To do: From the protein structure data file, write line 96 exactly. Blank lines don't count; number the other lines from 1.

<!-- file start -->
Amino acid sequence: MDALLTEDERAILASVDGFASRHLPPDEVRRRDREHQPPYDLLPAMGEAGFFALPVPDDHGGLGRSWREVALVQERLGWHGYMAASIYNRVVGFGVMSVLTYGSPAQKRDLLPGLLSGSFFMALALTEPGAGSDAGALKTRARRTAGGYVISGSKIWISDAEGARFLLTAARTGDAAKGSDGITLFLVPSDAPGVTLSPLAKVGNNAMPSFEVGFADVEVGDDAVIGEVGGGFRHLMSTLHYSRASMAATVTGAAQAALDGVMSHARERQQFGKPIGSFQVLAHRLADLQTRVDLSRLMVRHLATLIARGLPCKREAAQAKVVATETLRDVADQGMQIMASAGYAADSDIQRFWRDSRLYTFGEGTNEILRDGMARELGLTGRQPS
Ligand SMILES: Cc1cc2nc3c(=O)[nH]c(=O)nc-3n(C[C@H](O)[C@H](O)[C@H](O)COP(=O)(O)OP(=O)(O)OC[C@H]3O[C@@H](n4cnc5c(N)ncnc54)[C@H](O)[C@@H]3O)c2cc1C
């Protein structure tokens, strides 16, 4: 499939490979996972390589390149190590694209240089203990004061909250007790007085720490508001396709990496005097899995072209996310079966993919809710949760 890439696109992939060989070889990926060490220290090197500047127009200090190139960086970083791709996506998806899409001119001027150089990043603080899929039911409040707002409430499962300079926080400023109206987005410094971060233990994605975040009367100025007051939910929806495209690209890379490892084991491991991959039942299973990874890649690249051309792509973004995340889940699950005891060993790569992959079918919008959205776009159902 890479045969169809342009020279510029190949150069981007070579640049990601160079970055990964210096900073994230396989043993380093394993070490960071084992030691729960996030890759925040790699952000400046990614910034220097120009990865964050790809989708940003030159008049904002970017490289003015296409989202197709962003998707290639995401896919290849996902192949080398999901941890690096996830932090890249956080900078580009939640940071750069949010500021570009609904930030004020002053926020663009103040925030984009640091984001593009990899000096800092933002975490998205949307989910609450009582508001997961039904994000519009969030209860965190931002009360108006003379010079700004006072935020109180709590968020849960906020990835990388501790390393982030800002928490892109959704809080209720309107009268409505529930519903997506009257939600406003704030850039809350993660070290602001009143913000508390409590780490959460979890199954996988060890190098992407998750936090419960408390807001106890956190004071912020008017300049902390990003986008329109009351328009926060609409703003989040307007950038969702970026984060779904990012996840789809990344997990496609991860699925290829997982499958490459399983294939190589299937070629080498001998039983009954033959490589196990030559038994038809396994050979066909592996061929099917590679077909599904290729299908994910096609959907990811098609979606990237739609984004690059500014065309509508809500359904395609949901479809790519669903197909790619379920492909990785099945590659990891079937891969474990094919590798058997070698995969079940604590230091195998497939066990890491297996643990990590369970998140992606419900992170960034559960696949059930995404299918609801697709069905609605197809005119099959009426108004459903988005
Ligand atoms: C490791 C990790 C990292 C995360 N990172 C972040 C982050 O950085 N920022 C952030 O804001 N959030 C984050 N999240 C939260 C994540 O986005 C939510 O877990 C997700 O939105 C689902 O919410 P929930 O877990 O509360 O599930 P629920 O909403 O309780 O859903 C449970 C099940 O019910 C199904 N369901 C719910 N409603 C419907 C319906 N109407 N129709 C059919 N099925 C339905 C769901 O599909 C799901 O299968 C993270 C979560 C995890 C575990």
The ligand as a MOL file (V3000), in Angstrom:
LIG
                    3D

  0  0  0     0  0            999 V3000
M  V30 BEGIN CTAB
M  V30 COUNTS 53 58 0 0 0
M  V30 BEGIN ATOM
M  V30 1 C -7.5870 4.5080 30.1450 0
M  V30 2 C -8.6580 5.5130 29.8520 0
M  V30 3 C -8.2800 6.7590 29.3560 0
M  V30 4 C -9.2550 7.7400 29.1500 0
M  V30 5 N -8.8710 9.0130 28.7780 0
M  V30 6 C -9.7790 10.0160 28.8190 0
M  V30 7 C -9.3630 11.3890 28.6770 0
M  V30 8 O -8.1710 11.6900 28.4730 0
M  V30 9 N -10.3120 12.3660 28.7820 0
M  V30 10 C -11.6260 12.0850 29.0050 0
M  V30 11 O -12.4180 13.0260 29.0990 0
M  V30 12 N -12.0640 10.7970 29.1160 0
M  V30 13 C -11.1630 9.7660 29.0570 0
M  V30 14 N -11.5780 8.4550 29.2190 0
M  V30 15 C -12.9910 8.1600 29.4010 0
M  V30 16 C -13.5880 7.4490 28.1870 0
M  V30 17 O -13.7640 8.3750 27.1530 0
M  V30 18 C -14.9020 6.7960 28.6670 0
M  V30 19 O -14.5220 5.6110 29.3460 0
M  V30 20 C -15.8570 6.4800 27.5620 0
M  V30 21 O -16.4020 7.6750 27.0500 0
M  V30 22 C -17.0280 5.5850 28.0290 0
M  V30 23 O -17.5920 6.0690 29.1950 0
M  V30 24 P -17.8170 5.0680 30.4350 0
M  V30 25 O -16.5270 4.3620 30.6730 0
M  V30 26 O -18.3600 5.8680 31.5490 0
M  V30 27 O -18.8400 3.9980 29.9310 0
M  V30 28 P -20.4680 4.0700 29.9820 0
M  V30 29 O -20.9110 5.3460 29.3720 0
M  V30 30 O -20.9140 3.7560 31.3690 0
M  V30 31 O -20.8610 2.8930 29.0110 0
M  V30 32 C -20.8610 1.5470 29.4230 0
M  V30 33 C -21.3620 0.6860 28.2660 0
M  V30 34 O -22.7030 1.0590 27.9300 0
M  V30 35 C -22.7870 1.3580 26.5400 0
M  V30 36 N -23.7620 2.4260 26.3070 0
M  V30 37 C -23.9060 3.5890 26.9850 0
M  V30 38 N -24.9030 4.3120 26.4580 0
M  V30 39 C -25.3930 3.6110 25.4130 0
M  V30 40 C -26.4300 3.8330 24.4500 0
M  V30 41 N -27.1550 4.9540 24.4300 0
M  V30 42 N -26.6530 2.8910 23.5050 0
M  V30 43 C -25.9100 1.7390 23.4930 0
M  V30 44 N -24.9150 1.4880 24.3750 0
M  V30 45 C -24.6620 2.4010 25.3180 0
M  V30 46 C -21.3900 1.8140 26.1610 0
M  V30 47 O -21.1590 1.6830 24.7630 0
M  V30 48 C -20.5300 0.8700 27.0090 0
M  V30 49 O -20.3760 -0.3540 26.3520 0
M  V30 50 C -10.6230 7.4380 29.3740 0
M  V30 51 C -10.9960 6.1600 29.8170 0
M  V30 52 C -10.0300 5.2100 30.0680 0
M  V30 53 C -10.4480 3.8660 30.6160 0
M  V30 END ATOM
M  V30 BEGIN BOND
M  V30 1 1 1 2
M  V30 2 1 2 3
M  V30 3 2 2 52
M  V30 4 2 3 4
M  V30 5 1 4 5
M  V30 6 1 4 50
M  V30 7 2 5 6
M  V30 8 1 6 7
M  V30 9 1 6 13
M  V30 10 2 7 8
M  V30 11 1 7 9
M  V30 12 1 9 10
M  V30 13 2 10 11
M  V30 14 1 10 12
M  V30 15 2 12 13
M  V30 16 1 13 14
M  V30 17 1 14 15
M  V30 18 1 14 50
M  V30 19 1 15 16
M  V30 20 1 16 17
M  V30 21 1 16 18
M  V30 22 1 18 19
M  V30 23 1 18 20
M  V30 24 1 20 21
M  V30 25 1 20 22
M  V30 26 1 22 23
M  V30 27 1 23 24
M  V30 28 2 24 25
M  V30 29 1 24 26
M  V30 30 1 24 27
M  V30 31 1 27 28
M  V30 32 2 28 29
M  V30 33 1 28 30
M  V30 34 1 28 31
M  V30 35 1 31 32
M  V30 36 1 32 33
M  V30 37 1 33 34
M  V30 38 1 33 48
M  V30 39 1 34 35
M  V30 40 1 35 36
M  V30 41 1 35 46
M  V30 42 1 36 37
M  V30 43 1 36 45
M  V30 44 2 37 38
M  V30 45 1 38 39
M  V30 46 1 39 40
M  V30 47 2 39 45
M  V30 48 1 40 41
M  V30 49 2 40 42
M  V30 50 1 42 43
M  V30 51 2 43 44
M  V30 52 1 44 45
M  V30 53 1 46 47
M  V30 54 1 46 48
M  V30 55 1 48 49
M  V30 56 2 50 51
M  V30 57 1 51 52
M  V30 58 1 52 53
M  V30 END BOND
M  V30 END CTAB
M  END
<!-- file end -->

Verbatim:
M  V30 30 1 24 27